The embodiments of the present invention have been described in the consumermerchant context in which the consumer orders products from merchants or suppliers. The present invention can also be applied to a business-to-business e-commerce context to allow non-consumer entities to purchase goods and/or services.

While the preferred embodiment of the invention has been illustrated and described, it will be appreciated that various changes can be made therein without departing from the spirit and scope of the invention.

Claims (13)

1. A computer-implemented method for collecting product data to facilitate at least one of searching, comparing prices, viewing and ordering products at a single shopping website, comprising:
retrieving, by a host computer, a product feed from a plurality of websites associated with at least one of suppliers and merchants;
determining a source of said product feed, wherein said source is said at least one of said suppliers and merchants;
extracting an image from said product feed when said source is a supplier;
retrieving an image from a website of said merchant when said source is a merchant;
creating a normalized data feed from said product feed;
parsing said normalized data feed and either said extracted image or said retrieved image into categorized data elements to determine when a category exists in a product table which corresponds to said categorized data elements, wherein said categorized data elements are added to a buffer table when said category does not exist and said categorized data elements are integrated with stored product data within said product table when said category exists to create integrated data; and,
providing said integrated data to a user such that said user may utilize a single shopping website to search for, compare prices and order said products, wherein said products are associated with said stored product data from a plurality of websites, wherein each of said plurality of websites may be associated with a different at least one of said suppliers and said merchants.
2. The method of claim 1, wherein said parsing comprises matching product producer names and product producer product identifiers from said categorized data elements to product producer names and product producer product identifiers from said stored product data.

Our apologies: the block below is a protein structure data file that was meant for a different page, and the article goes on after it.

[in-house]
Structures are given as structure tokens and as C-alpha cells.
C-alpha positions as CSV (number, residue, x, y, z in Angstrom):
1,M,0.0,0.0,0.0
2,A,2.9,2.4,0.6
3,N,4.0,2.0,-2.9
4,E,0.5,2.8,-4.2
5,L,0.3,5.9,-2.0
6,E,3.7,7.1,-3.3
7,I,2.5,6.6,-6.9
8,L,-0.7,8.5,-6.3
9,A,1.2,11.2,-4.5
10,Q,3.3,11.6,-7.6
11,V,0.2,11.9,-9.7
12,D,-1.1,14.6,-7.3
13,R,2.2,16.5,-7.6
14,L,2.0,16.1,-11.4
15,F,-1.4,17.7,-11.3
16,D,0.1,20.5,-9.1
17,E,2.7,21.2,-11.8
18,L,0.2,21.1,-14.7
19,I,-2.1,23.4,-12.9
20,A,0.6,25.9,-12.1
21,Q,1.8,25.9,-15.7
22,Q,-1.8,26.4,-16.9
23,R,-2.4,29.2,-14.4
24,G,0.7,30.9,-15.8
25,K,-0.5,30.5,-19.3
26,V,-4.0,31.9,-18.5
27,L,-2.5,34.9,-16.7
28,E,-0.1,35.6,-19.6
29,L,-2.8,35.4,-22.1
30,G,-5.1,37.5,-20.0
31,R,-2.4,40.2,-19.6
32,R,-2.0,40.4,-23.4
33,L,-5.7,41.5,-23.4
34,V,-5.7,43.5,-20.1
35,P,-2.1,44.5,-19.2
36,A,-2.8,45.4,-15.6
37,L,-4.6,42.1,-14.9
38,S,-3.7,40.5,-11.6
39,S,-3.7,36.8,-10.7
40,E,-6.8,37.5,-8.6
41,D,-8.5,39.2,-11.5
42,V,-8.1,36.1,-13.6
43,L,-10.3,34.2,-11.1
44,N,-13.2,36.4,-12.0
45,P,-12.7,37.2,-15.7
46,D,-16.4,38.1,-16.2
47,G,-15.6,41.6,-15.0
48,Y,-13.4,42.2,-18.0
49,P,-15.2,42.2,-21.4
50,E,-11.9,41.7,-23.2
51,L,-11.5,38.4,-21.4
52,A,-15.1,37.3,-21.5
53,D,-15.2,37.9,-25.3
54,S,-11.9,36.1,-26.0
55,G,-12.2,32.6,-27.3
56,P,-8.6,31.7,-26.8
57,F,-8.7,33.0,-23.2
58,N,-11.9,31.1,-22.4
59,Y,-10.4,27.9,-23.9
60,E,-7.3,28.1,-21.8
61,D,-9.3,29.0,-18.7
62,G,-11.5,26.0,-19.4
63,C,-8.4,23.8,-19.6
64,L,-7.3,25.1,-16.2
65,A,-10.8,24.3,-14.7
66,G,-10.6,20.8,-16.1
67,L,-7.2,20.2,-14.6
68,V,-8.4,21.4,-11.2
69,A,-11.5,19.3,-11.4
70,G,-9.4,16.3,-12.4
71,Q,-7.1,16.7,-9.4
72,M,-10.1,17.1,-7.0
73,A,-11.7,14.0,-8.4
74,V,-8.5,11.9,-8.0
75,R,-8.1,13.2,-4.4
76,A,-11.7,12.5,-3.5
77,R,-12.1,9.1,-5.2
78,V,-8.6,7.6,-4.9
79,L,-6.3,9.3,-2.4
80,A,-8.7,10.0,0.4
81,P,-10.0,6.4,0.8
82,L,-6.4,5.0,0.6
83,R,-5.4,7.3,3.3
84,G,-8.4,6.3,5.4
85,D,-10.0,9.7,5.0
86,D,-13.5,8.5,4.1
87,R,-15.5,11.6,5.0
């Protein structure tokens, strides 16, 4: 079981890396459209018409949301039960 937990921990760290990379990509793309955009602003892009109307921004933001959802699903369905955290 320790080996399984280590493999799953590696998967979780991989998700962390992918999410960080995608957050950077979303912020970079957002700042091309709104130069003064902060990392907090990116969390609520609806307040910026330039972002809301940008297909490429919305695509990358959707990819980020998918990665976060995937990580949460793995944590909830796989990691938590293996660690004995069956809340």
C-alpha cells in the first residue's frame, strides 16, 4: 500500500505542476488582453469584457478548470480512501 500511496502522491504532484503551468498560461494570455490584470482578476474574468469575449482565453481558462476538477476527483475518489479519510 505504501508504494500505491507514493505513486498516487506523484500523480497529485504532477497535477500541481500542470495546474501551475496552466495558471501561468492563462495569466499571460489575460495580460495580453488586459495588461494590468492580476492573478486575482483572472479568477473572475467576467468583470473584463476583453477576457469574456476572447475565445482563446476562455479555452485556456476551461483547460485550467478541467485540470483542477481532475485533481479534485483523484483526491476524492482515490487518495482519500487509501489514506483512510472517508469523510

3. The method according to claim 1, wherein said parsing comprises matching product SKUs from said categorized data elements to product SKUs in said stored product data.
4. The method according to claim 1, wherein said at least one of said suppliers comprise at least one of canonical suppliers.
5. The method of claim 1, further comprising indexing said stored product data and forwarding said indexed stored product data to at least one searchable database.
6. The method of claim 5, wherein said at least one searchable database has at least one mirrored database.
7. The method of claim 5, wherein said indexed stored product data comprises index meta-data and indexed data.
8. The method of claim 5, wherein said at least one searchable database is load balanced with at least one mirrored database.
9. The method of claim 1, further comprising updating at least one priced products database with said stored product data.
10. The method of claim 1 further comprising examining said buffer table and determining that at least one entry in said buffer table contains product data which may be entered with said stored product data.
11. The method of claim 10, further comprising categorizing said at least one entry.
12. The method of claim 1, further comprising
parsing said product feed according to data types to determine, by said host computer, whether a second portion of said product feed may not be added to said stored product data within a database; and
adding said second portion to said buffer table.
13. The method of claim 12, wherein said data types includes at least one of product description, price, merchant information, manufacturer information, and image.
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US11125593 US7412409B2 (en) 2000-06-15 2005-05-09 Online ordering medium and method
US11940149 US20080162298A1 (en) 2000-06-15 2007-11-14 Online ordering system and method
US12128587 US20080306835A1 (en) 2000-06-15 2008-05-28 System and method for customizing an email message
US12504565 US8219465B2 (en) 2000-06-15 2009-07-16 Online ordering for a consumer
US12507314 US8600822B2 (en) 2000-06-15 2009-07-22 Online ordering system and method utilizing normalized product feeds and insertion of order data without redirect
US13625441 US8577749B2 (en) 2000-06-12 2012-09-24 Method, medium, and system for universal shopping cart order injection